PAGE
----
Wednesday, January 15, 2014

Question: Does Making a Living as a Cartoonist Get Easier and Easier?

Above: a cartoon of mine with a note of acceptance (and some notes for a redraw) from the Wall Street Journal.


I don't know if you take question like this from strangers over email. If not, I apologize for bothering you. But I have been reading your blog for a long time now, and, honestly, I've learned more about the business (and the art) of cartooning from your site than I have from the library full of "how-to" books I've bought over the years.

I've only just really started to sell a few cartoons here and there and only to the most obscure, unknown magazines. They usually pay in the $15 to $35 range, I find. So, nothing like what you and your colleagues are doing, but that's what my question is about.

When you get to the level you guys are at, selling to magazines people have actually heard of it, have you reached a point where you know and can expect to sell a piece out of every or most of your submissions? All the how-to books say that 90 percent of the time you'll be rejected and to just continue sending out stuff in large quantities but does that still hold true for someone like you or Anderson or Glasbergen or Piccolo etc. or do you pretty much sell every time you send something out?


Thanks for the kind words about my blog.

I get a lot of questions, so no worries.

First off, congrats on your sales. It tells you without doubt that you create content people will pay for.

The question you ask -- does it get easier? -- is a good one.

There is not a guarantee that you will sell 10 out of 100 -- but I don't think that that's what you're asking.

Is it a statistical likelihood that you will sell 10% of your output?

Yeah, well, sometimes it works out, sometimes no.

I have had editors that will buy my stuff a lot and others that might buy 1 out 200. So, it depends if you resonate with the client.

I augment my income with other kinds of cartoon work, so that helps. Look at Rina: 2 syndicated strips, gag cartoons in The New Yorker, Parade, Reader's Digest, etc. She is always working. Randy Glasbergen has been selling to national publications, publishers and businesses for years. My pal Mark Anderson has tons of cartoons for business clients and has sunk a lot of time and energy to sell his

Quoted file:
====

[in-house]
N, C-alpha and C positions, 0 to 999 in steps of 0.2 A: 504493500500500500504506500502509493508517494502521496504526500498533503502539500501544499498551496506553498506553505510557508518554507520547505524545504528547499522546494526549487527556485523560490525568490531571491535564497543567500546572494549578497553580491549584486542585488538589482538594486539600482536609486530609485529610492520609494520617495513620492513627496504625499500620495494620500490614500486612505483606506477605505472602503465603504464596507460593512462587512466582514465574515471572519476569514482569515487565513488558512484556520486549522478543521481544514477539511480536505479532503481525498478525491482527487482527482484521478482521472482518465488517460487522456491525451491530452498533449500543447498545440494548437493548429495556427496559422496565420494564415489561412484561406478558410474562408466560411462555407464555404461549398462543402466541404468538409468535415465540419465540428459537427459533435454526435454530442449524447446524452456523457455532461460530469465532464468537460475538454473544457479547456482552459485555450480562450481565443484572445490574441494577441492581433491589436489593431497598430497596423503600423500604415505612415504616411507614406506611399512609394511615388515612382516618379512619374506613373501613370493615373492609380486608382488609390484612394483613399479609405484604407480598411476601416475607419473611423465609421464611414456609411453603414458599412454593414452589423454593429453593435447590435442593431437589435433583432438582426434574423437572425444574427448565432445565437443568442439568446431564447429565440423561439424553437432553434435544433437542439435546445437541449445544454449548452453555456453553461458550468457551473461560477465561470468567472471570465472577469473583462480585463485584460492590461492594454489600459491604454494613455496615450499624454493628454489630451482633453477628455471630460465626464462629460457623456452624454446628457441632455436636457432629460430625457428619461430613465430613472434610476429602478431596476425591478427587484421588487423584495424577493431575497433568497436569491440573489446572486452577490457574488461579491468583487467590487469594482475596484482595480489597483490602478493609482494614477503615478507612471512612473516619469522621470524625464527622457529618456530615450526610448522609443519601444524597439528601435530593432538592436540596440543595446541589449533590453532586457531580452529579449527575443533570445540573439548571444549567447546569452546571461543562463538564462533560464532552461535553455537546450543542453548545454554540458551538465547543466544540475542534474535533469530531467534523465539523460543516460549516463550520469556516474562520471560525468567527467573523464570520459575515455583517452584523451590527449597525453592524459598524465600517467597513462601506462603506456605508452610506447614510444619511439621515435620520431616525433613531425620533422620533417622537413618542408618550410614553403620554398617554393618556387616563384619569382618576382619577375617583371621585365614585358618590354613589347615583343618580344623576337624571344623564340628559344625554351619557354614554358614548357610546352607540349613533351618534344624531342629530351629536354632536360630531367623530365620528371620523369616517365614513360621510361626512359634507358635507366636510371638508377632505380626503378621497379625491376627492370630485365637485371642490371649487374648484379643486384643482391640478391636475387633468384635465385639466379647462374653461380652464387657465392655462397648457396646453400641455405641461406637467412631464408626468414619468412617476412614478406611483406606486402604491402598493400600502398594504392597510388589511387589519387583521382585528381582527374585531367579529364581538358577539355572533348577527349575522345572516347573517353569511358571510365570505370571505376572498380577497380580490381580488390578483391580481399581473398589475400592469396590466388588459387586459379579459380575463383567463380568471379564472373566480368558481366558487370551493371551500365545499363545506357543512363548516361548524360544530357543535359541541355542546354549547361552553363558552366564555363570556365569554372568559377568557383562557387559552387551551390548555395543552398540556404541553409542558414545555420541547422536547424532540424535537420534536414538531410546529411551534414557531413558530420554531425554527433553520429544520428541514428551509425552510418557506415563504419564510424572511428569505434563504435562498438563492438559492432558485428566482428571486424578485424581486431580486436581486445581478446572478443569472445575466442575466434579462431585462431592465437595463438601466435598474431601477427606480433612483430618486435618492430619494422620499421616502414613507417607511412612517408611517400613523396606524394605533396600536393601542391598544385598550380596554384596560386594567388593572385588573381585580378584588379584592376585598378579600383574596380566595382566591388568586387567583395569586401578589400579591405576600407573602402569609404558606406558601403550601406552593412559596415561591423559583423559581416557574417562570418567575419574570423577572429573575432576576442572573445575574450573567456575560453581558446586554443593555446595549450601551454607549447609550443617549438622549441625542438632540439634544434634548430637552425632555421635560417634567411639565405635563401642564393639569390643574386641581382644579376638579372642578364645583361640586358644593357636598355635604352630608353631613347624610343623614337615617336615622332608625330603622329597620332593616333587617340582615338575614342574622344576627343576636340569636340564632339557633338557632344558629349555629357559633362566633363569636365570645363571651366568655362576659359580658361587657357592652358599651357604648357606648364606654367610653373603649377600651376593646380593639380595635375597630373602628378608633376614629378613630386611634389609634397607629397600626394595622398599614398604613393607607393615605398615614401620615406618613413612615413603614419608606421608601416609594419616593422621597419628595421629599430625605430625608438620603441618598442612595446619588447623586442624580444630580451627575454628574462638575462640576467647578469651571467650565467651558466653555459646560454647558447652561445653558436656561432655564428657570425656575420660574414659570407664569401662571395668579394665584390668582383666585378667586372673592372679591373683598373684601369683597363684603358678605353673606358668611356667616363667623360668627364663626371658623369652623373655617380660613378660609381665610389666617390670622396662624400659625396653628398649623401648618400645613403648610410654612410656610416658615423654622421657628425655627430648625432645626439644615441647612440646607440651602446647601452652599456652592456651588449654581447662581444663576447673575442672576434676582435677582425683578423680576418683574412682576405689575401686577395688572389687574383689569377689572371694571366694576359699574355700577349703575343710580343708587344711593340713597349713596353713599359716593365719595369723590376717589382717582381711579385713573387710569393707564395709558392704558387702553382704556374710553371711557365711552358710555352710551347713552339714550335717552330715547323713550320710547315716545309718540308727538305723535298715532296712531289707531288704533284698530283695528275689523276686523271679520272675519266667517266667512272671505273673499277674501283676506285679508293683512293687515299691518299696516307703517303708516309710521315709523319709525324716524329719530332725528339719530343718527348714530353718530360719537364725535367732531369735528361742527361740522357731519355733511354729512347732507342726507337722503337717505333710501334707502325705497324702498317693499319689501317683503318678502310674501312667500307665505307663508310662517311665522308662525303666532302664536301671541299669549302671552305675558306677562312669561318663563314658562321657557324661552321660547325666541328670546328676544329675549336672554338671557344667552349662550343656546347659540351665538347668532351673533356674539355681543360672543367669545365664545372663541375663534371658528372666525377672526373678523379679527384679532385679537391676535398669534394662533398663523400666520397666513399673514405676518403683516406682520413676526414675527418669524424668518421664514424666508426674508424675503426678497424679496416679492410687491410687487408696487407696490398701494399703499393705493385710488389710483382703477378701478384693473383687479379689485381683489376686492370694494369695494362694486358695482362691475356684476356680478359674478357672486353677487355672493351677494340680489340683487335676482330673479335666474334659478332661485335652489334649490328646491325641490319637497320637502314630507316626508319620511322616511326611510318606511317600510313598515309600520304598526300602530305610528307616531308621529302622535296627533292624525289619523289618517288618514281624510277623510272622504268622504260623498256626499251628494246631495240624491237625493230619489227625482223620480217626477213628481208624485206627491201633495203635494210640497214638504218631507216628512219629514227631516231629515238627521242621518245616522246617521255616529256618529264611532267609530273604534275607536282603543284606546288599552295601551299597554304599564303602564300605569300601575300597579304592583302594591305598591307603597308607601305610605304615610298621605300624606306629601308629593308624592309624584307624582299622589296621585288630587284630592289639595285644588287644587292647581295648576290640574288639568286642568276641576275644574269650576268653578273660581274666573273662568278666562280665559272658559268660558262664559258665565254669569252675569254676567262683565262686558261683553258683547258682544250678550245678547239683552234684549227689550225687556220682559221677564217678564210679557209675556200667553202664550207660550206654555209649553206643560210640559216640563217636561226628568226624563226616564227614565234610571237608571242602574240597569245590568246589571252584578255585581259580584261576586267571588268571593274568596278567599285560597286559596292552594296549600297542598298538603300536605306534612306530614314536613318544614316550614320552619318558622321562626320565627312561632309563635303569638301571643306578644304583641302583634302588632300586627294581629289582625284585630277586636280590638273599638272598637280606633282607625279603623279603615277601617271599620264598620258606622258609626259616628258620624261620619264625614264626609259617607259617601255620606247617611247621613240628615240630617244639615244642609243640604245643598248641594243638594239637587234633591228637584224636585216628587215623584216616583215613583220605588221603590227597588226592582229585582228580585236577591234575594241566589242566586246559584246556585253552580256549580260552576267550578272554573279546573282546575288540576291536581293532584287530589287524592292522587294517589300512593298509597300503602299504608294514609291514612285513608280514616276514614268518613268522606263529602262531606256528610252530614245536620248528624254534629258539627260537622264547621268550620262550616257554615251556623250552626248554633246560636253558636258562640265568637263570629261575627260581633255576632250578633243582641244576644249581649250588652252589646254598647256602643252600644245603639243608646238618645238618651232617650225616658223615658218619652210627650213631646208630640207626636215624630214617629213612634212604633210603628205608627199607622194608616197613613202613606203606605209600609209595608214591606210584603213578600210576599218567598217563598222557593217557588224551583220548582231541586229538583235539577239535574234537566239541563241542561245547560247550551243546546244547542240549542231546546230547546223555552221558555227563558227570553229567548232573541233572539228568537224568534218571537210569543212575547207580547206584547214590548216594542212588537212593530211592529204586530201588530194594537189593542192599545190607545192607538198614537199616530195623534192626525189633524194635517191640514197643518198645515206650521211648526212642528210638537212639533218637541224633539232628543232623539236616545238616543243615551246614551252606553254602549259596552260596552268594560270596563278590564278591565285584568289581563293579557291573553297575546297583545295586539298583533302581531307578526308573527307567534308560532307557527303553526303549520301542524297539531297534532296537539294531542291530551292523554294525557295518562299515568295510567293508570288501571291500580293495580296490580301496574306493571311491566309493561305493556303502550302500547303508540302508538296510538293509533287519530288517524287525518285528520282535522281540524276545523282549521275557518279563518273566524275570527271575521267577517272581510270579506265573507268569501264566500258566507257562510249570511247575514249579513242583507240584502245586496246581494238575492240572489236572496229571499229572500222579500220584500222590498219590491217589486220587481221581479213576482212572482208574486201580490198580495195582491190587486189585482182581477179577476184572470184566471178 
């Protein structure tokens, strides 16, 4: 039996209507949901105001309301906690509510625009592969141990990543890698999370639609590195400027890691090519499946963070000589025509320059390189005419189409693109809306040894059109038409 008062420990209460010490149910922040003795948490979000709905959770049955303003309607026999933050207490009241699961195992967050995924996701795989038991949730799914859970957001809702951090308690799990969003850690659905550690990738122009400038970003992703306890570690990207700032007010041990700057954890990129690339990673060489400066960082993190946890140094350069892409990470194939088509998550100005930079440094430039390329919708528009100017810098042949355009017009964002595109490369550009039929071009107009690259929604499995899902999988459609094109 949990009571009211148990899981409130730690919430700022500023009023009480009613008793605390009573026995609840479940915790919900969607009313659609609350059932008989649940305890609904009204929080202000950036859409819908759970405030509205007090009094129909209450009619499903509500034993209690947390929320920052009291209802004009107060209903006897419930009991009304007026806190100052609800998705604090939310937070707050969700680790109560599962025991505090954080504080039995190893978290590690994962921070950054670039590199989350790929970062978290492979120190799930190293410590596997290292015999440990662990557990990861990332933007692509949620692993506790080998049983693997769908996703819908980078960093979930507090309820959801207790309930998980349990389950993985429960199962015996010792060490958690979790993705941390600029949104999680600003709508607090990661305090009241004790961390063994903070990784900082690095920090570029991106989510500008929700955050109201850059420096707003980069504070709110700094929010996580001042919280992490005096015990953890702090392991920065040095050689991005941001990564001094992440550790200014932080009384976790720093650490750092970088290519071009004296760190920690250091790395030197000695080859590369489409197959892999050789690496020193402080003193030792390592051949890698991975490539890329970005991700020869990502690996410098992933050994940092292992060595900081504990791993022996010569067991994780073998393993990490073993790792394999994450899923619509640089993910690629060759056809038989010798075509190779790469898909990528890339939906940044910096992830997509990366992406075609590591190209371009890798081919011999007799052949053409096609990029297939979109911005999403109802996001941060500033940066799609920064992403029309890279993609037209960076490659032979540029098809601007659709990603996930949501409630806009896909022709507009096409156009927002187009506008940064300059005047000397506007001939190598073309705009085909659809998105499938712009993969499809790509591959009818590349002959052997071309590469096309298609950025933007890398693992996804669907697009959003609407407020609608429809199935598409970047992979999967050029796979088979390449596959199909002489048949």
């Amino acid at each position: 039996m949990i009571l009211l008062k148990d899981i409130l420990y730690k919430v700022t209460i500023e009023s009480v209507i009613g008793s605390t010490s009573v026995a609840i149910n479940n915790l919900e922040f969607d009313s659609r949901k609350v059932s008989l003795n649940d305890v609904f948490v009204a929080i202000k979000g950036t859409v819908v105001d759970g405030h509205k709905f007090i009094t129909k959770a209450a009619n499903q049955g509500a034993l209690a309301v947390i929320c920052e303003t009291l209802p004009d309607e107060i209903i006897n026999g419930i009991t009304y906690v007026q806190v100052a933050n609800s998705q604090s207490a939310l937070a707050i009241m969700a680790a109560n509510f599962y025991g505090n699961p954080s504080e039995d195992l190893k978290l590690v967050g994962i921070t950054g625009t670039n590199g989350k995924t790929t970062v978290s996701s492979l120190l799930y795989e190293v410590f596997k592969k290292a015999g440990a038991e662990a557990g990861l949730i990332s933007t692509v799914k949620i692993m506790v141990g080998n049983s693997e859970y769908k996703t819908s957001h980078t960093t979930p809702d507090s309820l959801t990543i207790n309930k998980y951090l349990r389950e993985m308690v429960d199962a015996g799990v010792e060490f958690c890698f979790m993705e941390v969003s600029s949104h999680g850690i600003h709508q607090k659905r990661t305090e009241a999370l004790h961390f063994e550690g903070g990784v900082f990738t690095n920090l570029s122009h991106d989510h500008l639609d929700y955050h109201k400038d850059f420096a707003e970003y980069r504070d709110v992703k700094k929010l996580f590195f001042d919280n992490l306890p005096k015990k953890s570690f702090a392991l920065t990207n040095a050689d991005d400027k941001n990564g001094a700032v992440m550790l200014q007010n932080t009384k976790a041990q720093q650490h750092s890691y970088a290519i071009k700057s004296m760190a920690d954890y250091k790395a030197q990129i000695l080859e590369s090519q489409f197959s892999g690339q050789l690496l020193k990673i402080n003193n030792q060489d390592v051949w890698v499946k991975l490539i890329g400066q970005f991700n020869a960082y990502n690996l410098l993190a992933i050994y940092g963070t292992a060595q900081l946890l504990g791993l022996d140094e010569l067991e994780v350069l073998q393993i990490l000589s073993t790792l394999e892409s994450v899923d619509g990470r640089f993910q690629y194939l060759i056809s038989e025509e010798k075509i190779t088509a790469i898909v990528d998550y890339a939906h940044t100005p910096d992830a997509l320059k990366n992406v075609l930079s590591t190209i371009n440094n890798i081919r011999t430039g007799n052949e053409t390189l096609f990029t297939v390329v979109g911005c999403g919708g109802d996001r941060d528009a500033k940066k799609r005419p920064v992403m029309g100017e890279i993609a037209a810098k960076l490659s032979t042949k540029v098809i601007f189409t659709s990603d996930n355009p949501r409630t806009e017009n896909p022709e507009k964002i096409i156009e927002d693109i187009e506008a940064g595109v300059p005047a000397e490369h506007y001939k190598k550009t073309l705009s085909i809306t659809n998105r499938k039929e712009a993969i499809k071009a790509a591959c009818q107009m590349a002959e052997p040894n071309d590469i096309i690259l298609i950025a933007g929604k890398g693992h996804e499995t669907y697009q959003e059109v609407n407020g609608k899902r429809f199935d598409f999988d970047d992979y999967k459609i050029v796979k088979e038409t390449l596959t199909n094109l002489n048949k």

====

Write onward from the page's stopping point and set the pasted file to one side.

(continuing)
cartoons automatically thru his extensive, searchable site. He also does custom cartoons.

As the print gag cartoon markets dwindle, it's important to diversify. Last year, I decided to helm, with my friend cartoonist John Klossner, a new self-published comic book titled RACONTEUR. Fellow gag cartoonists Jeff Pert and David Jacobson joined in. The comic was so successful that we did
4 issues. 

I think you have to keep trying new things; keep moving, you know -- like a shark.

I don't know if this helped. Hope so.


Mark Anderson said...

Really great answer, Mike! (And thanks for the mention.)

And I totally agree - you have to be flexible. Like yoga flexible.

I'm not really what I'd consider an editorial cartoonist, but I do a weekly topical cartoon that's a bit out of my comfort zone. But it's good regular business, and honestly I'm growing a bit as a cartoonist as a result.

Also, I'm working on creating a long form comic with another client. Again, out of my comfort zone, but it's also exciting.

Look for opportunities, say yes to as much as you possibly can, and do great work. I wouldn't say it's ever easy, but it is a lot of fun.

Brian Fies said...

I doubt you guys made a dime on Raconteur, but I want more!

One context of this Q&A is that comics and cartooning are changing and everyone is trying to figure out how to make a living. I don't know much about your type of cartooning but, from what I see in my niche, a fair strategy is to try a lot of things and do more of whatever works.

Jim Keefe said...

"...keep moving, you know -- like a shark."

That resonates - best advice I've heard.

john k said...

There's a famous old saying, which I'm going to misquote here - to the question "how does one make a living as a cartoonist?" Don't do anything else until you're 40. Then you won't be qualified to do anything else.